Originally from the south east of England, the Reverend William Isaac Coppard. MA, took up his appointment at St Mary’s Church, Plympton, in 1817. It was his first and last appointment. A young man of thirty-one when he arrived here, he stayed forty eight years, watching more than one generation grow up. A very popular figure locally, he married a Plympton girl and lived in Dark Street Lane.
In the later years of his incumbency St Mary’s underwent a major restoration, however among the local community Coppard was principally remembered for his unflinching work during the Cholera Epidemic of 1832. At its height in the summer of that year in Underwood alone 200 out of the 300 people living there were affected and some 30 of them died. William Coppard’s diary paints a very dark and vivid picture of the lives of some if his parishoners – one family of husband, wife and five children sharing just two beds in one squalid room measuring no more than 16 by 14 feet.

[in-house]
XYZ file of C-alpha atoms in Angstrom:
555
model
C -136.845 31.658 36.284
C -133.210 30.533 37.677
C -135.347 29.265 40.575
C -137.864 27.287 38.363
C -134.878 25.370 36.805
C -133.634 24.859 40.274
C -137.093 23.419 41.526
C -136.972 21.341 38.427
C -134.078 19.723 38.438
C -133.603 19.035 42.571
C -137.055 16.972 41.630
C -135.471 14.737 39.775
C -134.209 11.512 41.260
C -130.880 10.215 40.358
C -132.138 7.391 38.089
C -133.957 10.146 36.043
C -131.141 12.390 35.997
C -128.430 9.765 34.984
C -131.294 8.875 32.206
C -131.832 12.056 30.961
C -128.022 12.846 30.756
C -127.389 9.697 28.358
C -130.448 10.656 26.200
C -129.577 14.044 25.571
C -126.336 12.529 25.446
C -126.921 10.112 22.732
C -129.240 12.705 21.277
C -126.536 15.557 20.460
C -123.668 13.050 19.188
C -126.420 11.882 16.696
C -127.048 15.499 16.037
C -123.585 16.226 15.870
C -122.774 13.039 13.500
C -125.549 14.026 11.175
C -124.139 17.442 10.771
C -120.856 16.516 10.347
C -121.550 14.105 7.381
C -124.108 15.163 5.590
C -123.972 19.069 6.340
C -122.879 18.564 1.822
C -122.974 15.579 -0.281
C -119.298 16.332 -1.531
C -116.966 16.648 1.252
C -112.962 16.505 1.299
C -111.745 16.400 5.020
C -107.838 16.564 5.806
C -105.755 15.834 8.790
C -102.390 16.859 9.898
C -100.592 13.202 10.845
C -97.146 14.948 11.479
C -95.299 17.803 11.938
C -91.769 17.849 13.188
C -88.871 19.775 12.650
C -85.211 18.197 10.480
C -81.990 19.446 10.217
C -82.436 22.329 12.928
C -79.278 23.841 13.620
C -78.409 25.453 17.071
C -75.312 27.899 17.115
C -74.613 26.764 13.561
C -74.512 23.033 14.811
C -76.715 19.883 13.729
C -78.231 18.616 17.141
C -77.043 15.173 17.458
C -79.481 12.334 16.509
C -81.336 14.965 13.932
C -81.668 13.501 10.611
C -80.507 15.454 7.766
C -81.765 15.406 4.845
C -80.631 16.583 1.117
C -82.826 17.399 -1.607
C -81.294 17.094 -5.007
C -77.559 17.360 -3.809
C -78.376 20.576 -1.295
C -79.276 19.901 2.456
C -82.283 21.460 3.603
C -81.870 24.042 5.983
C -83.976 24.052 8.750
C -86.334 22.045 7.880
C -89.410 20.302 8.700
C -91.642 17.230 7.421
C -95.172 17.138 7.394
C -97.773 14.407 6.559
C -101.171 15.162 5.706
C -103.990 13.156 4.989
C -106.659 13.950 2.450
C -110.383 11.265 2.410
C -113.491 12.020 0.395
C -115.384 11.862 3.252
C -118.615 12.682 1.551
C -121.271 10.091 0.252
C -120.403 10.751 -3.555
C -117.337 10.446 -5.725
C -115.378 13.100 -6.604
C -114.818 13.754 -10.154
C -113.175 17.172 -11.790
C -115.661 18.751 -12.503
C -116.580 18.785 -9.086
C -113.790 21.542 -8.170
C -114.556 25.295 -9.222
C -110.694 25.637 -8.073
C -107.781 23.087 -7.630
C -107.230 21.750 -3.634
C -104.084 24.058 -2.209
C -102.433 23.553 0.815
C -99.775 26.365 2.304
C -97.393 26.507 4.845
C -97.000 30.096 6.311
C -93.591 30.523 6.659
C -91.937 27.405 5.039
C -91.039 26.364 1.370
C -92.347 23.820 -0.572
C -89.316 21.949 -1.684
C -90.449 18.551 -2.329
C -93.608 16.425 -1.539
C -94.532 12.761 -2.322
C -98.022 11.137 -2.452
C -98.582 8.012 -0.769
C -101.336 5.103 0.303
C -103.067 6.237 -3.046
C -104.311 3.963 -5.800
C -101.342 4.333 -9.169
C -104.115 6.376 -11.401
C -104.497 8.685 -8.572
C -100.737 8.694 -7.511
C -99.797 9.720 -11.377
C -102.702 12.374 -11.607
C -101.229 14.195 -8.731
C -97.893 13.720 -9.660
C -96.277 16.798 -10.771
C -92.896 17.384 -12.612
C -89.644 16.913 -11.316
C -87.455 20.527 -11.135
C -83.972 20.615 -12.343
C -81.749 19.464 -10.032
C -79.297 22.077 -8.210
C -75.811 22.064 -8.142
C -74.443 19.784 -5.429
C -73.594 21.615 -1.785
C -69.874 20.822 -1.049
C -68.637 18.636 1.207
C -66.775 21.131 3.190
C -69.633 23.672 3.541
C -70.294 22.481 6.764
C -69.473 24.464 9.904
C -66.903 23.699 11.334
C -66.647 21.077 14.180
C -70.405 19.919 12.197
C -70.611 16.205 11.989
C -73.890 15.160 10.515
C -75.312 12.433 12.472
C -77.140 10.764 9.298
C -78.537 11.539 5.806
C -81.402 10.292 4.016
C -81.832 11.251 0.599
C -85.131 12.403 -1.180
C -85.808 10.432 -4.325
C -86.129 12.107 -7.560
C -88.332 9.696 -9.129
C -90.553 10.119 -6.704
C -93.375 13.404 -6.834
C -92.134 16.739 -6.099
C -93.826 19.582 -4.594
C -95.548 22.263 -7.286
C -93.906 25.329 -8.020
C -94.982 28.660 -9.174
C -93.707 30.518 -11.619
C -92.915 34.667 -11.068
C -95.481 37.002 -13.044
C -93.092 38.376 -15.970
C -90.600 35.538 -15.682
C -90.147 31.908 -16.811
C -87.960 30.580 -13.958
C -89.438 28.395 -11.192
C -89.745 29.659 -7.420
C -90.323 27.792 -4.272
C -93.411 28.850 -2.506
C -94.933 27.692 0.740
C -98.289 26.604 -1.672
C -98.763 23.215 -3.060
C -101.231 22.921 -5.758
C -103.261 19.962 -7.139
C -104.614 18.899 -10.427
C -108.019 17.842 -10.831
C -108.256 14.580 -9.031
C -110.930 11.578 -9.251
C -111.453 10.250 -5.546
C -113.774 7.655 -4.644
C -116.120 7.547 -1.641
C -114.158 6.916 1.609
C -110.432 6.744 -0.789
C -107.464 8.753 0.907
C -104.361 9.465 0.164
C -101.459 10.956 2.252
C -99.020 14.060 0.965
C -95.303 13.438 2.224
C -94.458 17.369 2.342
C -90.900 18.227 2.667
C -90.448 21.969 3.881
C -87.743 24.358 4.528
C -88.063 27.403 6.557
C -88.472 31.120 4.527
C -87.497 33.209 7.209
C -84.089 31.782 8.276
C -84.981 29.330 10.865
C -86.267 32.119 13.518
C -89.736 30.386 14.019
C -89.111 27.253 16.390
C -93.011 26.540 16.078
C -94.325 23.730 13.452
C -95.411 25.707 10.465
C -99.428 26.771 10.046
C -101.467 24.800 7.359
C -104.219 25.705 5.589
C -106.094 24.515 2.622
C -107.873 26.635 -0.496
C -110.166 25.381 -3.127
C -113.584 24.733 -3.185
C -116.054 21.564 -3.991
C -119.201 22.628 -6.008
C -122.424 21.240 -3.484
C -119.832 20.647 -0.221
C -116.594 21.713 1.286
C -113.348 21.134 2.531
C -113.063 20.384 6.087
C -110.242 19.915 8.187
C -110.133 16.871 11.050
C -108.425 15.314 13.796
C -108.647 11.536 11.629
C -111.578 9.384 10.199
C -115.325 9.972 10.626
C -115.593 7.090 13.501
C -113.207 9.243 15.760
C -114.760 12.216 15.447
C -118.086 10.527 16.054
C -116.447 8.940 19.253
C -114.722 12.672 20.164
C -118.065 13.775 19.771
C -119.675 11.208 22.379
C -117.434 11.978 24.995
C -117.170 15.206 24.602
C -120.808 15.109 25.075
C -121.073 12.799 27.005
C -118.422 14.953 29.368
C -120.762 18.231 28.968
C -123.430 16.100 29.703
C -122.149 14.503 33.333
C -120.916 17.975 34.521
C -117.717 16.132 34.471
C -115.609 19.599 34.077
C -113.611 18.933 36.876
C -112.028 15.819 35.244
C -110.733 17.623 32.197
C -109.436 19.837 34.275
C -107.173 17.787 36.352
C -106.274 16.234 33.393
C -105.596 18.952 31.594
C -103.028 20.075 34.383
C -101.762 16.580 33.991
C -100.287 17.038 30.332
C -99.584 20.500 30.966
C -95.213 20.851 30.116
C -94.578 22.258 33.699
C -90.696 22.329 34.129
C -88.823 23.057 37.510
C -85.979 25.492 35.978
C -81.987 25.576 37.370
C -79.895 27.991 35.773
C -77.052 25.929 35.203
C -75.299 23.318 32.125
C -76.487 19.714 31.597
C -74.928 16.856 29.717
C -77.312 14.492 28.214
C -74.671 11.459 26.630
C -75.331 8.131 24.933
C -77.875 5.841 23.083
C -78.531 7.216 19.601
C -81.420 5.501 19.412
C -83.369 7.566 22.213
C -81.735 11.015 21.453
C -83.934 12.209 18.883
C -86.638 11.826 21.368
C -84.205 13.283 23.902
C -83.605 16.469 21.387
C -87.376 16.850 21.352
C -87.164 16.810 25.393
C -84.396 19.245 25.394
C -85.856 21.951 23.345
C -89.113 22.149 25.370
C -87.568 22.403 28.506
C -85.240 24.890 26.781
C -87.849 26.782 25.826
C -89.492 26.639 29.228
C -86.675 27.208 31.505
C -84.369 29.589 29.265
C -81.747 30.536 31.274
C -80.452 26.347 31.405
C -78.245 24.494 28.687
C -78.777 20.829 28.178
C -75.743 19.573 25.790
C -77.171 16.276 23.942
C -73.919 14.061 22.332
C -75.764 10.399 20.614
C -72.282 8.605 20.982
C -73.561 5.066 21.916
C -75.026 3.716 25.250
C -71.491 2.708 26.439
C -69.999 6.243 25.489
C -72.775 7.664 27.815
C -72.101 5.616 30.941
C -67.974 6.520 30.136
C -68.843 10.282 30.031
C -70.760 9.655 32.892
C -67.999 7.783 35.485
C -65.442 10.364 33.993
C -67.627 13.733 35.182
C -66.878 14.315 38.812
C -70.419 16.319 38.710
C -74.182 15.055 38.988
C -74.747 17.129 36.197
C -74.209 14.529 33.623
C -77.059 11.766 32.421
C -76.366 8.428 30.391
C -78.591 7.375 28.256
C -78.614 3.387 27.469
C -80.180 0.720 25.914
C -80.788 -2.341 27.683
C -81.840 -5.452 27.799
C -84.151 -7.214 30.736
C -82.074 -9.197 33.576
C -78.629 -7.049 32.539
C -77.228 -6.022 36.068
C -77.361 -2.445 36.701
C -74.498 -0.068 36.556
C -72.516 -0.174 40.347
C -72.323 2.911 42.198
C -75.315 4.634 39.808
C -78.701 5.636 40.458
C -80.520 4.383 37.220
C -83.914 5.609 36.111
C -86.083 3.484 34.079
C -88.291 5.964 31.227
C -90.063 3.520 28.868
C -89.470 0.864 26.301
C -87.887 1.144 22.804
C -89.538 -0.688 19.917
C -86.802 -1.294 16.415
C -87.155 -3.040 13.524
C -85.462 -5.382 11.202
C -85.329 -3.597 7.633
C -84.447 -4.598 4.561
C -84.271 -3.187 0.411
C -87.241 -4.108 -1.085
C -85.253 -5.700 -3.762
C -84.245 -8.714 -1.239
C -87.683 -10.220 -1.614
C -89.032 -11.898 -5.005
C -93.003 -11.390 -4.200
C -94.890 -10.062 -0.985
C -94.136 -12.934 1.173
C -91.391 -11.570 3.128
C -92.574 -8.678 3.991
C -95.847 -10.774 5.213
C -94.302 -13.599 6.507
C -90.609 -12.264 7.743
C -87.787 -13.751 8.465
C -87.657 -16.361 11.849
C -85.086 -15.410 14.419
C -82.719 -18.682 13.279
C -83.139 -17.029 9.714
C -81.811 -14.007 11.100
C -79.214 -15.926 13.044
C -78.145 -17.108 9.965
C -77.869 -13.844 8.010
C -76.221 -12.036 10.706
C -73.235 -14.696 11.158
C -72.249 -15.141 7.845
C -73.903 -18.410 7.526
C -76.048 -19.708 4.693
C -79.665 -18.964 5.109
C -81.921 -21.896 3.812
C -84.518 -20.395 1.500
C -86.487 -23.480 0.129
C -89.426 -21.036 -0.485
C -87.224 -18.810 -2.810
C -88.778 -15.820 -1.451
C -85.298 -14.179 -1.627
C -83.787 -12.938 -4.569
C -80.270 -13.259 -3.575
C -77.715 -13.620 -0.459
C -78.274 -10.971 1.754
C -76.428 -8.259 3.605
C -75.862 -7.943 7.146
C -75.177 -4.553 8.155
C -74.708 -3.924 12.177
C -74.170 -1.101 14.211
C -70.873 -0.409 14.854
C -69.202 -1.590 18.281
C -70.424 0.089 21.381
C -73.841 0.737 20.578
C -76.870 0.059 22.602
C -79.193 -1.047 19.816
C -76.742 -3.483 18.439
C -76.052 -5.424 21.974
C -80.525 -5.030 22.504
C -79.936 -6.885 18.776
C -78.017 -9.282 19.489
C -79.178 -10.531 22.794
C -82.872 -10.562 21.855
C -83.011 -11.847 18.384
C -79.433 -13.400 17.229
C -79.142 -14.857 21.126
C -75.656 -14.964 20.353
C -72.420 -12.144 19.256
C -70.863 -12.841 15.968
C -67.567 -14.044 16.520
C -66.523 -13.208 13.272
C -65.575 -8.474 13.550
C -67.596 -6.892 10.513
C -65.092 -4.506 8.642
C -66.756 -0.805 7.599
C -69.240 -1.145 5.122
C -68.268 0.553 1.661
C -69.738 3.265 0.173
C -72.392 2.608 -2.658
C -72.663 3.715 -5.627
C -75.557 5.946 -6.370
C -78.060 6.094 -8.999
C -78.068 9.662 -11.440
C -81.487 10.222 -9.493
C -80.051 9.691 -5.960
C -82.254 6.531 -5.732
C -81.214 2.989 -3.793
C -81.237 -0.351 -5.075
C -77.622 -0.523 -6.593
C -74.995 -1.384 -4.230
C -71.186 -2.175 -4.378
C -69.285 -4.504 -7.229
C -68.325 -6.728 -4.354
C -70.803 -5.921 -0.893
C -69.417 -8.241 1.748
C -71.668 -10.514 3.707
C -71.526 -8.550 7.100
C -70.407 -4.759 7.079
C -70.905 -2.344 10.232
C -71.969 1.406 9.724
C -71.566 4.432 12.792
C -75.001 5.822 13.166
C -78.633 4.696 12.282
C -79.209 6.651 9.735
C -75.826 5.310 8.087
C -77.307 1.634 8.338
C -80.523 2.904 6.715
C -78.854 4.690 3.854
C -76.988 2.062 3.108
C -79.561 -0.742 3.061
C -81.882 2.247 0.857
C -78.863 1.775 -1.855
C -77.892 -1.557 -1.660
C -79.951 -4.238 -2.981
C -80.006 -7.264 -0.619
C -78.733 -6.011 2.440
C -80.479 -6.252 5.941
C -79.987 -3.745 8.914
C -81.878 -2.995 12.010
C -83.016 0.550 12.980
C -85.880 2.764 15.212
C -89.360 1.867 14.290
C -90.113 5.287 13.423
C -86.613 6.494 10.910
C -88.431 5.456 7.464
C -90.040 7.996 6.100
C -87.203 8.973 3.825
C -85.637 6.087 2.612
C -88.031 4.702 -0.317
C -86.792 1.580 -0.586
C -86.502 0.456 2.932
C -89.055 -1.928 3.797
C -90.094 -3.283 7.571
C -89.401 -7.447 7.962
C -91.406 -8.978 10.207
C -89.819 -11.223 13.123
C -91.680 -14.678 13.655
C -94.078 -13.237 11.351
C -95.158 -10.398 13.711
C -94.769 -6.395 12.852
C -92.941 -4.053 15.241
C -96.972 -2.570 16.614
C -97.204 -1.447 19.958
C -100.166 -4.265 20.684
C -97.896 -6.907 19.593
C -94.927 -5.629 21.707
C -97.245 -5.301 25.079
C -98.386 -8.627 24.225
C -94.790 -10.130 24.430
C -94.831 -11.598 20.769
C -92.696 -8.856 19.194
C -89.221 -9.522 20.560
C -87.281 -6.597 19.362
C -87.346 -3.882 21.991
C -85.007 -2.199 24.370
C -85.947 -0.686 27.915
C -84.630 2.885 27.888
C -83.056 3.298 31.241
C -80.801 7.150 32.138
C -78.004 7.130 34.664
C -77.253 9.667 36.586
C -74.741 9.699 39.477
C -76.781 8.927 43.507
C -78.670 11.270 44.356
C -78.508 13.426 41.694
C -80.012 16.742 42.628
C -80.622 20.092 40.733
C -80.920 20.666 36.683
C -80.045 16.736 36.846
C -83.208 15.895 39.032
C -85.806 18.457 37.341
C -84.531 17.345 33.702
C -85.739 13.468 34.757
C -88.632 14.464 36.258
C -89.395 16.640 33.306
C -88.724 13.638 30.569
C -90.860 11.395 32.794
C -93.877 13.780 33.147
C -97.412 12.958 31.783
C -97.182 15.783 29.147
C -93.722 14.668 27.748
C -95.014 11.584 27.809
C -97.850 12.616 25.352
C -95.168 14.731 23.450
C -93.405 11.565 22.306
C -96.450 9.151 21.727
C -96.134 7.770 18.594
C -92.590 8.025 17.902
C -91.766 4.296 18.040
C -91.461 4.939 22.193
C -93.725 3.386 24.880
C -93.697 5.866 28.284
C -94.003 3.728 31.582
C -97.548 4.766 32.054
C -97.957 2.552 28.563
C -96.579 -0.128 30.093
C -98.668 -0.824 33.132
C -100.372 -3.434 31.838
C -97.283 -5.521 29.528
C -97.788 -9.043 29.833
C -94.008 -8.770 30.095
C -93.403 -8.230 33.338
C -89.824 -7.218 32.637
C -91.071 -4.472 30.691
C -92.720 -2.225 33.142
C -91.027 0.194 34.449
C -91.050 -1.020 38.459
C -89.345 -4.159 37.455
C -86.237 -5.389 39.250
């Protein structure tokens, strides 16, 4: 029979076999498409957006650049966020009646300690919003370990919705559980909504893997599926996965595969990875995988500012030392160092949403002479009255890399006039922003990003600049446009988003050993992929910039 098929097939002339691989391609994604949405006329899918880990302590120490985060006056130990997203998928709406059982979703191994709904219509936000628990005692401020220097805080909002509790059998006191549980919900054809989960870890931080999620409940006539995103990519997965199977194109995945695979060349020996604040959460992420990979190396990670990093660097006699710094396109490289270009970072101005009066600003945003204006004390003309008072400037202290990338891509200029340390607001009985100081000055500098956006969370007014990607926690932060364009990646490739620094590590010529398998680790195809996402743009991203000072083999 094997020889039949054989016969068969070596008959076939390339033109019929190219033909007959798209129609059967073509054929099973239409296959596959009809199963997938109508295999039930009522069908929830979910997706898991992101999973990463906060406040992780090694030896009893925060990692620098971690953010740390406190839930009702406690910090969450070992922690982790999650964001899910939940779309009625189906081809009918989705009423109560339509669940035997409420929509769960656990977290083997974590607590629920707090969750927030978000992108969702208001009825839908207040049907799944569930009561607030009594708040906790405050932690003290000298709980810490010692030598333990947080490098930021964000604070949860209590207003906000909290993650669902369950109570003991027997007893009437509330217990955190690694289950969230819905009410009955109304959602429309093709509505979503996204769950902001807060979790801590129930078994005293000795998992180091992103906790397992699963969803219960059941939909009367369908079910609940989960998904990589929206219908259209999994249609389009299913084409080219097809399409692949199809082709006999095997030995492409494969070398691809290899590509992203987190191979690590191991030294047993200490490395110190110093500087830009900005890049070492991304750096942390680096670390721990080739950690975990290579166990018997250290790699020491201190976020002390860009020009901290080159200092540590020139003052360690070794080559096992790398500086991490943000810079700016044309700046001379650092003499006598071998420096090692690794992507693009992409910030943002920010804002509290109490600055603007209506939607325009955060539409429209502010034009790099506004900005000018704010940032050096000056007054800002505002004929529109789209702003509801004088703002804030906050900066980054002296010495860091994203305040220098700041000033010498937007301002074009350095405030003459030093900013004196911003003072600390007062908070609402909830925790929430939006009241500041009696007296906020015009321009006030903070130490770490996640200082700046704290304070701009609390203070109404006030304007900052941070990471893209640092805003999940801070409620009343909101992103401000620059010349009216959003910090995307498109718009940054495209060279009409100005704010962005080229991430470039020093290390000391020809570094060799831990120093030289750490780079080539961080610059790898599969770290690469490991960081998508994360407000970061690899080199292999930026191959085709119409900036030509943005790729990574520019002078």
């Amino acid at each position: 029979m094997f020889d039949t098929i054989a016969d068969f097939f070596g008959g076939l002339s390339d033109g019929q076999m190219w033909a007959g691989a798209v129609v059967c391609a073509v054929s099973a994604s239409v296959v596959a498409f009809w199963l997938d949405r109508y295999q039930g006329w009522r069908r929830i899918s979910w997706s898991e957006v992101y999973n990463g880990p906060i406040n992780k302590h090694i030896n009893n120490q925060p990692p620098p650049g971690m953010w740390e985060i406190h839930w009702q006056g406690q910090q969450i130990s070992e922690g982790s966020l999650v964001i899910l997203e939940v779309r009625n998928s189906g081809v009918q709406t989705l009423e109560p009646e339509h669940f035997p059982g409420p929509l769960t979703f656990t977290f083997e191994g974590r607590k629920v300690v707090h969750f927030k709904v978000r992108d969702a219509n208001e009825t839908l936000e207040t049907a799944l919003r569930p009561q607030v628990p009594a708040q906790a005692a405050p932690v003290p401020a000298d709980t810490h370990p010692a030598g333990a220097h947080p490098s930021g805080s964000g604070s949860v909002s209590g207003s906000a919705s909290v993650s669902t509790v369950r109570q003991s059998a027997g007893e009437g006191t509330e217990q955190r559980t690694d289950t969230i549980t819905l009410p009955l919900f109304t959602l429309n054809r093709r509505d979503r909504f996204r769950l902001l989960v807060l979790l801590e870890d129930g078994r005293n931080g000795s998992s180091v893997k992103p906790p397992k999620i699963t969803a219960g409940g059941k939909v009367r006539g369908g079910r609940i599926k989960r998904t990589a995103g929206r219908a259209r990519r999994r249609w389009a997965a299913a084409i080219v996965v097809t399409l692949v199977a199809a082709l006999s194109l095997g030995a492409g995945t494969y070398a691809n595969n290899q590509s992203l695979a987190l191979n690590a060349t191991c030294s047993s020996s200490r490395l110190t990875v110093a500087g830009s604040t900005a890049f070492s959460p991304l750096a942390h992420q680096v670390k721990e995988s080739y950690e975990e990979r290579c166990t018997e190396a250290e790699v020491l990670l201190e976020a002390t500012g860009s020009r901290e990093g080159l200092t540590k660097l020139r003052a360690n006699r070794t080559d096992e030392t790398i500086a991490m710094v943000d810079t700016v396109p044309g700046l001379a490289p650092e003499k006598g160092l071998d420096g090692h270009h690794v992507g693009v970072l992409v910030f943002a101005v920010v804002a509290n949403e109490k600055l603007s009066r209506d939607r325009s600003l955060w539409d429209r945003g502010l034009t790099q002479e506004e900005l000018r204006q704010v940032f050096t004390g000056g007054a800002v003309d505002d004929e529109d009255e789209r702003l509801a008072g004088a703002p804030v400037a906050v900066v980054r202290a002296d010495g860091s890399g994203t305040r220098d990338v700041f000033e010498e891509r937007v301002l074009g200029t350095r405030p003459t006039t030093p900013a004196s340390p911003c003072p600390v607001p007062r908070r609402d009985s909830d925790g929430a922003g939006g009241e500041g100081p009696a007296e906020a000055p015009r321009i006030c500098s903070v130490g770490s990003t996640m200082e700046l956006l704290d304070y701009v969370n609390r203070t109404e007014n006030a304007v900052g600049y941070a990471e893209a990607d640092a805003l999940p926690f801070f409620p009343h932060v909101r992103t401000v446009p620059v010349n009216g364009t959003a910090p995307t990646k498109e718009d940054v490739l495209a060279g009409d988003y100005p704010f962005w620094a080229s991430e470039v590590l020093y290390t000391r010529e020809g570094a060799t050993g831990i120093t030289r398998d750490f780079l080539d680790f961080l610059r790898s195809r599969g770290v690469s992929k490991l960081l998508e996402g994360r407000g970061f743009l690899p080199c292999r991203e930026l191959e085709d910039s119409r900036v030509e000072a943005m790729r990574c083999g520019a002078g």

A far cry indeed from the modern developments around Plympton today, developments which in recent years have seen Coppard Meadows, behind the Unicorn, added to the local place names.